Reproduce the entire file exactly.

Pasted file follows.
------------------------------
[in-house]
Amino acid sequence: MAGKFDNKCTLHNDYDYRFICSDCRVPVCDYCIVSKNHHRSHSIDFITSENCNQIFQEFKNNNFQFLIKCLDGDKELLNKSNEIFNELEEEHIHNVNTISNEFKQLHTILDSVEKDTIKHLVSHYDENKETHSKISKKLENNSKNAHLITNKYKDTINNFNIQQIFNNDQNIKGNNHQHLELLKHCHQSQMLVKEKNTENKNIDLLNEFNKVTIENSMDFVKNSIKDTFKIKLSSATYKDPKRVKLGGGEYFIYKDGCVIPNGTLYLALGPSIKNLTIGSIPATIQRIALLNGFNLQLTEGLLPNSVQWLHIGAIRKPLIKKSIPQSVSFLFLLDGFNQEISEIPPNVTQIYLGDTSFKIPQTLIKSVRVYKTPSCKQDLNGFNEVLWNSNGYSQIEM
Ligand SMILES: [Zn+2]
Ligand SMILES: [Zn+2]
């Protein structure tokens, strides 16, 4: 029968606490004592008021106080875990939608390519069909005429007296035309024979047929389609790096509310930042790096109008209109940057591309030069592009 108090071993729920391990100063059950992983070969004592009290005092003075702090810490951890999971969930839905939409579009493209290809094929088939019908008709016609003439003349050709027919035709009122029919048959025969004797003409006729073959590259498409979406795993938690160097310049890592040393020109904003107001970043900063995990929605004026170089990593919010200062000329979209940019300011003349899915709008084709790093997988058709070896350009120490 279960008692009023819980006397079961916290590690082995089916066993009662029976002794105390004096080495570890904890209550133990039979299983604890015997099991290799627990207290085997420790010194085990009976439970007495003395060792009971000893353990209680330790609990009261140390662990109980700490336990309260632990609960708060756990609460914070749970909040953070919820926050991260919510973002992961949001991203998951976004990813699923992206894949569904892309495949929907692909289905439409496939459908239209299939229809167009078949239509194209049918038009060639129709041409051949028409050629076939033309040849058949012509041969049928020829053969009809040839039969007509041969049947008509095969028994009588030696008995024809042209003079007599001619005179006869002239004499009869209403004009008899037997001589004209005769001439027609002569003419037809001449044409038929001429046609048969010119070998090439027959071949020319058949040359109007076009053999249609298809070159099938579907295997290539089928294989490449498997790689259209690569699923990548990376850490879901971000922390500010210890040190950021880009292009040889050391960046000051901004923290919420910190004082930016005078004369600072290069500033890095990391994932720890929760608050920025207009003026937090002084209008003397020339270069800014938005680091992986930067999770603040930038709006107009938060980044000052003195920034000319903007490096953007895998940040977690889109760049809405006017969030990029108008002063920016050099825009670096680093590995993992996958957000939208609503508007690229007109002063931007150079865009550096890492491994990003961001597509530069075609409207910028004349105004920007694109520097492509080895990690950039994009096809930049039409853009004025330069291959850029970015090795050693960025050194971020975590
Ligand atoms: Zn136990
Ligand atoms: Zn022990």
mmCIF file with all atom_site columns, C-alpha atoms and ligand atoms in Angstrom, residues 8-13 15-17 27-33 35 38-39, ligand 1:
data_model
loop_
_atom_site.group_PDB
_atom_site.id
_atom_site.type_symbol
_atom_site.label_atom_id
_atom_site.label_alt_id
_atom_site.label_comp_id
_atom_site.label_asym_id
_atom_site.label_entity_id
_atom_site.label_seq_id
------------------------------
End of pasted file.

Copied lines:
[in-house]
Amino acid sequence: MAGKFDNKCTLHNDYDYRFICSDCRVPVCDYCIVSKNHHRSHSIDFITSENCNQIFQEFKNNNFQFLIKCLDGDKELLNKSNEIFNELEEEHIHNVNTISNEFKQLHTILDSVEKDTIKHLVSHYDENKETHSKISKKLENNSKNAHLITNKYKDTINNFNIQQIFNNDQNIKGNNHQHLELLKHCHQSQMLVKEKNTENKNIDLLNEFNKVTIENSMDFVKNSIKDTFKIKLSSATYKDPKRVKLGGGEYFIYKDGCVIPNGTLYLALGPSIKNLTIGSIPATIQRIALLNGFNLQLTEGLLPNSVQWLHIGAIRKPLIKKSIPQSVSFLFLLDGFNQEISEIPPNVTQIYLGDTSFKIPQTLIKSVRVYKTPSCKQDLNGFNEVLWNSNGYSQIEM
Ligand SMILES: [Zn+2]
Ligand SMILES: [Zn+2]
């Protein structure tokens, strides 16, 4: 029968606490004592008021106080875990939608390519069909005429007296035309024979047929389609790096509310930042790096109008209109940057591309030069592009 108090071993729920391990100063059950992983070969004592009290005092003075702090810490951890999971969930839905939409579009493209290809094929088939019908008709016609003439003349050709027919035709009122029919048959025969004797003409006729073959590259498409979406795993938690160097310049890592040393020109904003107001970043900063995990929605004026170089990593919010200062000329979209940019300011003349899915709008084709790093997988058709070896350009120490 279960008692009023819980006397079961916290590690082995089916066993009662029976002794105390004096080495570890904890209550133990039979299983604890015997099991290799627990207290085997420790010194085990009976439970007495003395060792009971000893353990209680330790609990009261140390662990109980700490336990309260632990609960708060756990609460914070749970909040953070919820926050991260919510973002992961949001991203998951976004990813699923992206894949569904892309495949929907692909289905439409496939459908239209299939229809167009078949239509194209049918038009060639129709041409051949028409050629076939033309040849058949012509041969049928020829053969009809040839039969007509041969049947008509095969028994009588030696008995024809042209003079007599001619005179006869002239004499009869209403004009008899037997001589004209005769001439027609002569003419037809001449044409038929001429046609048969010119070998090439027959071949020319058949040359109007076009053999249609298809070159099938579907295997290539089928294989490449498997790689259209690569699923990548990376850490879901971000922390500010210890040190950021880009292009040889050391960046000051901004923290919420910190004082930016005078004369600072290069500033890095990391994932720890929760608050920025207009003026937090002084209008003397020339270069800014938005680091992986930067999770603040930038709006107009938060980044000052003195920034000319903007490096953007895998940040977690889109760049809405006017969030990029108008002063920016050099825009670096680093590995993992996958957000939208609503508007690229007109002063931007150079865009550096890492491994990003961001597509530069075609409207910028004349105004920007694109520097492509080895990690950039994009096809930049039409853009004025330069291959850029970015090795050693960025050194971020975590
Ligand atoms: Zn136990
Ligand atoms: Zn022990």
mmCIF file with all atom_site columns, C-alpha atoms and ligand atoms in Angstrom, residues 8-13 15-17 27-33 35 38-39, ligand 1:
data_model
loop_
_atom_site.group_PDB
_atom_site.id
_atom_site.type_symbol
_atom_site.label_atom_id
_atom_site.label_alt_id
_atom_site.label_comp_id
_atom_site.label_asym_id
_atom_site.label_entity_id
_atom_site.label_seq_id